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Something for the inner child in all of us, as composer Toby Young and writers Daniel Coleman-Cooke and Jennifer Thorp rework the age-old legend of Beowulf for modern times, a beautifully curmudgeonly Timothy West taking the role of the fearless hero (retired).
I wanted to keep the lyrical beauty of the original text, whilst also not requiring a degree in Old Norse to understand and enjoy it. So I decided to mix poetry and prose, incorporating a few nods and phrases from the poem.
I also wanted to avoid making Beowulf a simple story of right versus wrong and good against evil. My favourite plays and films always involve elements of complexity and ambiguity; to quote Stephen Sondheim’s Into the Woods: ‘Witches can be right, giants can be good!’
Traditionally Beowulf is shown as a fearless warrior, having been played by the likes of Ray Winstone and Gerard Butler. During our writing process, composer Toby Young had the idea of Beowulf being an old and somewhat fragile man, reflecting on past glories and yet having to face up to his biggest battle of all. This gave a real opportunity to make Beowulf sympathetic and heroic yet also somewhat flawed, prone to egoism and anger but also more vulnerable than audiences may have seen him before. In a similar vein, I hope our production adds a bit of colour and empathy to Grendel and her mother, often drawn as evil villains.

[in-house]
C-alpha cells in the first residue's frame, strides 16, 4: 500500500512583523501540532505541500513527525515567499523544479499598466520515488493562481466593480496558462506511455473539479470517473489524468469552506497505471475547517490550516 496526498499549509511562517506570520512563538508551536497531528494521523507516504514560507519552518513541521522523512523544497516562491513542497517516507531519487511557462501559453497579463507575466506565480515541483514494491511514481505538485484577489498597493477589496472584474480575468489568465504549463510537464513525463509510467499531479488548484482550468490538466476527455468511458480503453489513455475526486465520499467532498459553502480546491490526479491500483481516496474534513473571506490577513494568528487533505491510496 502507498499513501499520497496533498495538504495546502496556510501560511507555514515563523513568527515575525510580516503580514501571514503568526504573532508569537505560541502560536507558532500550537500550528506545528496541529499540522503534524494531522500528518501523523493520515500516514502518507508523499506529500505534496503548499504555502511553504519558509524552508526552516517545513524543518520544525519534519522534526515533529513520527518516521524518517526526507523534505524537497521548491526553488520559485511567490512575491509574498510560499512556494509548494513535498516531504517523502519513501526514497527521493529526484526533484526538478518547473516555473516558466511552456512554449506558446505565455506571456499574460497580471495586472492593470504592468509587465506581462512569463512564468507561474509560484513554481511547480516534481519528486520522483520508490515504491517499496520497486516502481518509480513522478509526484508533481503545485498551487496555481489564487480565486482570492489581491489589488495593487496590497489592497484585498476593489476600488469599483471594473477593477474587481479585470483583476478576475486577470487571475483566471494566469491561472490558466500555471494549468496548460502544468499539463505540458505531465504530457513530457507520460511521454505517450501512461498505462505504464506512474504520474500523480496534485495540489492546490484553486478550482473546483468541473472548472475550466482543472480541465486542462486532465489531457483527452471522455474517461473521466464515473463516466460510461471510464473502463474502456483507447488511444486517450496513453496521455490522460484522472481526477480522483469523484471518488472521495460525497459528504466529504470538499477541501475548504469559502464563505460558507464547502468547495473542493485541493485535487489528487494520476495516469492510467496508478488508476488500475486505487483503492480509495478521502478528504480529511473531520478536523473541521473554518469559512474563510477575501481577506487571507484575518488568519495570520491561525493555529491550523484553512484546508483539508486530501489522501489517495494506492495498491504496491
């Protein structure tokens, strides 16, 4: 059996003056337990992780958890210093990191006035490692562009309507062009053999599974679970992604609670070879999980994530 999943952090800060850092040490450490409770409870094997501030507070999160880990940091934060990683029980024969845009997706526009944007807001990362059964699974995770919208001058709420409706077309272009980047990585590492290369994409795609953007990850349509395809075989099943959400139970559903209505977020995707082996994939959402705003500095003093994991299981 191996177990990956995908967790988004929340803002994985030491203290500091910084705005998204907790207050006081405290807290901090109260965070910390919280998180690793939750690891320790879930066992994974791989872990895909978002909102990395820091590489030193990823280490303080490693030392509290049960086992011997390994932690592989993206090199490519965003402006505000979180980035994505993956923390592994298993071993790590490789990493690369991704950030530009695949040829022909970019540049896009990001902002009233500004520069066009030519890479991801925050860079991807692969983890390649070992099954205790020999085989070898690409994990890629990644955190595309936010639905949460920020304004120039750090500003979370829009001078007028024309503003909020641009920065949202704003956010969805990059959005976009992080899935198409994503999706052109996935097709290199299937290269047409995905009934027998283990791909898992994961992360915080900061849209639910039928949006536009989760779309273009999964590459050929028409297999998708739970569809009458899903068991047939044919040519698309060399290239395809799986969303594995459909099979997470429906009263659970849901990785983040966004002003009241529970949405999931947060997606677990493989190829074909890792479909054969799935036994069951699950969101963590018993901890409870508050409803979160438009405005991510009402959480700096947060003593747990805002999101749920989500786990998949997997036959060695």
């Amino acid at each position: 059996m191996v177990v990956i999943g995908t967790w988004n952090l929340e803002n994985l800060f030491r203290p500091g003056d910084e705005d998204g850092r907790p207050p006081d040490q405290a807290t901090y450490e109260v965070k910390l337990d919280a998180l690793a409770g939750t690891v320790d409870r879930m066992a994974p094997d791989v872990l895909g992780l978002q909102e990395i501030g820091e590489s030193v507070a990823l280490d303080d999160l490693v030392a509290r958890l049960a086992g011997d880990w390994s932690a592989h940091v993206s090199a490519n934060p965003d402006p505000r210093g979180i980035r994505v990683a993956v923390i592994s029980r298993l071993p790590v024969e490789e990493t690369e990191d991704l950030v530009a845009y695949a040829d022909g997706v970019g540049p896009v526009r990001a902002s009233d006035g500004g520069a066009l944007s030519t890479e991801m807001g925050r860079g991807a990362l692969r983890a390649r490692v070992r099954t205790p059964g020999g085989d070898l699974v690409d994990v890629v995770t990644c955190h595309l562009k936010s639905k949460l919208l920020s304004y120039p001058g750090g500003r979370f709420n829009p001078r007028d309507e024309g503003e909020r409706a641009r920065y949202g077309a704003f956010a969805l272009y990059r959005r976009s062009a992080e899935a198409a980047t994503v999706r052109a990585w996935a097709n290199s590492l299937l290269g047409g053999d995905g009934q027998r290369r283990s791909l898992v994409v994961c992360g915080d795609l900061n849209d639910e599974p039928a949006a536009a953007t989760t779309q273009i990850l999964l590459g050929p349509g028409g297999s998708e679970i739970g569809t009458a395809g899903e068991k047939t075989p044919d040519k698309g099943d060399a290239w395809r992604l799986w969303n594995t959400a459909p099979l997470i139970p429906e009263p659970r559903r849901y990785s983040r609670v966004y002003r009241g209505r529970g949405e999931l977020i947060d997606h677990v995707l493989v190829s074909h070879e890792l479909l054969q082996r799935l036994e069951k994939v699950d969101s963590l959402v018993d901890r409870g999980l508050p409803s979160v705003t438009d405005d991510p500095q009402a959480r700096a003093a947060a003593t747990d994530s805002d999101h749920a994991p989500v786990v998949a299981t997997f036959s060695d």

I hope that we’ve come up with a programme that works for adults and children alike and introduces new generations to this wonderful text.
About the music
Writing a ‘modern’ Beowulf has been incredibly exciting from a musical perspective. The rich world of monsters and battles (all reflected beautifully in an incredible libretto from the writer Jennifer Thorp) conjured up so many sounds and musical ideas in my head—the difficulty has really been pruning them down to fit into the time limit!
One of my main interests as a composer is blurring traditional senses of genre, maybe bringing in some folk elements into my classical music, or classical ideas into my pop music. Because of its age and its drama, Beowulf offered me the opportunity to do a lot of this blurring, hopefully creating a score which reflects some of the many different subtle characterisations in Danny Coleman-Cooke’s script. We never hear Beowulf himself sing—only speak—but the chorus of incredible children from a local choir for tonight represent the subconscious, inner workings of his mind, and typically sing in a straightforward, pop music style. The adult chorus, who are more like the moral advisors of a Greek chorus, float between folk music (when it’s all going well) and rather serious classical music when things are looking a bit darker. The solo soprano sings the darkest music of all when she takes the role of Grendel’s Mother (one of the monsters) in the middle, but she also adds some touches of sparkle and beauty at the end in the final chorus.
For me as a musician, Beowulf has been an absolutely incredible project to put together, and I am so grateful to the Armonico Consort for having the faith in me to bring together some of my favourite writers and musicians to create a dramatic tapestry, which I hope you will all enjoy listening to as much as I’ve enjoyed writing!
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